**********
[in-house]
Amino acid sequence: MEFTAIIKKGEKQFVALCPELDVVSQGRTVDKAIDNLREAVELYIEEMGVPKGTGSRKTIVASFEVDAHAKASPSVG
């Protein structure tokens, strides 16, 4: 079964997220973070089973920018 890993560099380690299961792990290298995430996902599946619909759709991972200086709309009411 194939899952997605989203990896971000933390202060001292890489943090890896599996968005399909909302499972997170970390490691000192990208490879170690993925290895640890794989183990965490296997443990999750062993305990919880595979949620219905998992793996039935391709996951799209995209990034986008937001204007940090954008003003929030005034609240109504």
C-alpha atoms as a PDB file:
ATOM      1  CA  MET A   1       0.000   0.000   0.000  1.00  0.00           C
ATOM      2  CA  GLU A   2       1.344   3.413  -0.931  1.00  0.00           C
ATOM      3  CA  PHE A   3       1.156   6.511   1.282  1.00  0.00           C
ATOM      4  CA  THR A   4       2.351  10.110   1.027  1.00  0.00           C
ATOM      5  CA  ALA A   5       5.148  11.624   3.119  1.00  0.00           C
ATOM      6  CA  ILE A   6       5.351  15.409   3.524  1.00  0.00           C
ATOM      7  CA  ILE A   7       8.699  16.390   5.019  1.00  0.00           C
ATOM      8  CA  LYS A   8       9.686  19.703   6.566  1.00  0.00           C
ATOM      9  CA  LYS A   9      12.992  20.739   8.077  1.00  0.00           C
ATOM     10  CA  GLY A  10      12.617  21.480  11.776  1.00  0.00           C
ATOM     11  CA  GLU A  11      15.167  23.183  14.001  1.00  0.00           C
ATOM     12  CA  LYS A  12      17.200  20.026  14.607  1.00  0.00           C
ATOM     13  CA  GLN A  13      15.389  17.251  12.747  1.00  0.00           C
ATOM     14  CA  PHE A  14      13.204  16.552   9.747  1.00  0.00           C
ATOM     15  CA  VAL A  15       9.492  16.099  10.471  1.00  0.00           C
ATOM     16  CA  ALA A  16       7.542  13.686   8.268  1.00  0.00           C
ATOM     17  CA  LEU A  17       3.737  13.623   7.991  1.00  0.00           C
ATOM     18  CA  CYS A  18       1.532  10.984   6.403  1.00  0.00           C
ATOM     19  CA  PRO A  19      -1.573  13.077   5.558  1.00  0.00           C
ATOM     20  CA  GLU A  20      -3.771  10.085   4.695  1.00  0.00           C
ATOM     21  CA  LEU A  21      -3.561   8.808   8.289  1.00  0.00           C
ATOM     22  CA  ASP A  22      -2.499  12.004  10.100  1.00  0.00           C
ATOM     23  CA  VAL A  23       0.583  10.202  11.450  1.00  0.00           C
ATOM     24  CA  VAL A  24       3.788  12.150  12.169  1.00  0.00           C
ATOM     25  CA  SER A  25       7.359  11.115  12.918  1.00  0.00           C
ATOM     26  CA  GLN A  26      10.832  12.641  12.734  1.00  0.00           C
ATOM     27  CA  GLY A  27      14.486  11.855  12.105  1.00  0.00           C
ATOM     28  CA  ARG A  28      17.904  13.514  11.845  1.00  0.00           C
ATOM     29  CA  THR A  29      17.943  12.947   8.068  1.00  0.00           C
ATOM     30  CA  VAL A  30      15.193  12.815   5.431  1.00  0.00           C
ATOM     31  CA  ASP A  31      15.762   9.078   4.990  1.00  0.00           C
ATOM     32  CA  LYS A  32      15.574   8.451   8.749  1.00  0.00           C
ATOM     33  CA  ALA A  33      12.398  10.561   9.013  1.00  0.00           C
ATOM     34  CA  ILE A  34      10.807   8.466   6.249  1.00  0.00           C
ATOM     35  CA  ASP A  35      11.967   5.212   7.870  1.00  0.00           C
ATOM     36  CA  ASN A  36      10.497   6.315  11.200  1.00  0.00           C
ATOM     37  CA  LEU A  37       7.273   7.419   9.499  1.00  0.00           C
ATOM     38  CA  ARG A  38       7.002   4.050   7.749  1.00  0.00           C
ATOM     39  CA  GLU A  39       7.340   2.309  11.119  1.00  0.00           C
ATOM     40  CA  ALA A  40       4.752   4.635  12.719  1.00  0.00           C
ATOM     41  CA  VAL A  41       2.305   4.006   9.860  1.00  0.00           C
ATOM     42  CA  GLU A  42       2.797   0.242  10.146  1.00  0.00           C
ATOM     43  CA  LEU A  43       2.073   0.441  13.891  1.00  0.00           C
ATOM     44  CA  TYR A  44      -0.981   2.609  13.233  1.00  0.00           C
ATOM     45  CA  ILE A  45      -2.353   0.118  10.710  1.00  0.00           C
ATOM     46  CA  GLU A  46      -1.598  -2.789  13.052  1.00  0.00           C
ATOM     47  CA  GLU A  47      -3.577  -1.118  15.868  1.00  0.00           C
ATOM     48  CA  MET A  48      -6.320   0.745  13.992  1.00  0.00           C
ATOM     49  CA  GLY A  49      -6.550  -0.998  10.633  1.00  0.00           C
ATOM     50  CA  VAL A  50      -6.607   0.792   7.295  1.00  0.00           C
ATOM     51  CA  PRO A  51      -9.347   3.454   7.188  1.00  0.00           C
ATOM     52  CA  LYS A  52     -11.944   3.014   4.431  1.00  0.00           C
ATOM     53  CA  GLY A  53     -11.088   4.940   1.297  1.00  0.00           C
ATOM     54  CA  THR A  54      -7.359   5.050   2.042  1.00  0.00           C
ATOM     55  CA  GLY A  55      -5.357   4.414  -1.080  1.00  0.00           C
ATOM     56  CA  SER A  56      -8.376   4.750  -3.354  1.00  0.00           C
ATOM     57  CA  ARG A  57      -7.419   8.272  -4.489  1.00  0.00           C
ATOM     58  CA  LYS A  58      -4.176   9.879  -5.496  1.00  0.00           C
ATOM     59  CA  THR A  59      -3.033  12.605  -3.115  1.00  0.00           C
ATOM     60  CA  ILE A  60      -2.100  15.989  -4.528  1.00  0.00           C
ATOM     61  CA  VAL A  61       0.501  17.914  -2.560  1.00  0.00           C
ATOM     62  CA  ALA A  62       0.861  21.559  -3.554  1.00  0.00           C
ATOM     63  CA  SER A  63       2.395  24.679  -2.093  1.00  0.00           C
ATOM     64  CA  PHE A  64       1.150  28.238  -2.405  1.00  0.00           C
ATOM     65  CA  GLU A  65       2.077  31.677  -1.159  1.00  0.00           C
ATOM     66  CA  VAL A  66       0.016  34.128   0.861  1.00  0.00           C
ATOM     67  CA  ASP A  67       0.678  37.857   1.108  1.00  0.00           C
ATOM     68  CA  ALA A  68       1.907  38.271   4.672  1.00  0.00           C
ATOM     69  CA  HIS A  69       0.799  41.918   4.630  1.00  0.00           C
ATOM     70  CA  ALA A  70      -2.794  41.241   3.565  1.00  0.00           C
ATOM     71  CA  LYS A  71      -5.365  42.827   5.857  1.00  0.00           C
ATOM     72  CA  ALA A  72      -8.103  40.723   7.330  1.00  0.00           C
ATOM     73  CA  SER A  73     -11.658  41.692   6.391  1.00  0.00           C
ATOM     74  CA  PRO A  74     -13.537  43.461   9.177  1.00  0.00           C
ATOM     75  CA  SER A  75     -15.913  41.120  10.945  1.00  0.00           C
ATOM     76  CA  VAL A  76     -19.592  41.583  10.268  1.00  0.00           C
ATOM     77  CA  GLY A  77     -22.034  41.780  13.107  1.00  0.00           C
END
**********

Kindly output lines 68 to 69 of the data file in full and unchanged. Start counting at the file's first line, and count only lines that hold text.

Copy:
ATOM     64  CA  PHE A  64       1.150  28.238  -2.405  1.00  0.00           C
ATOM     65  CA  GLU A  65       2.077  31.677  -1.159  1.00  0.00           C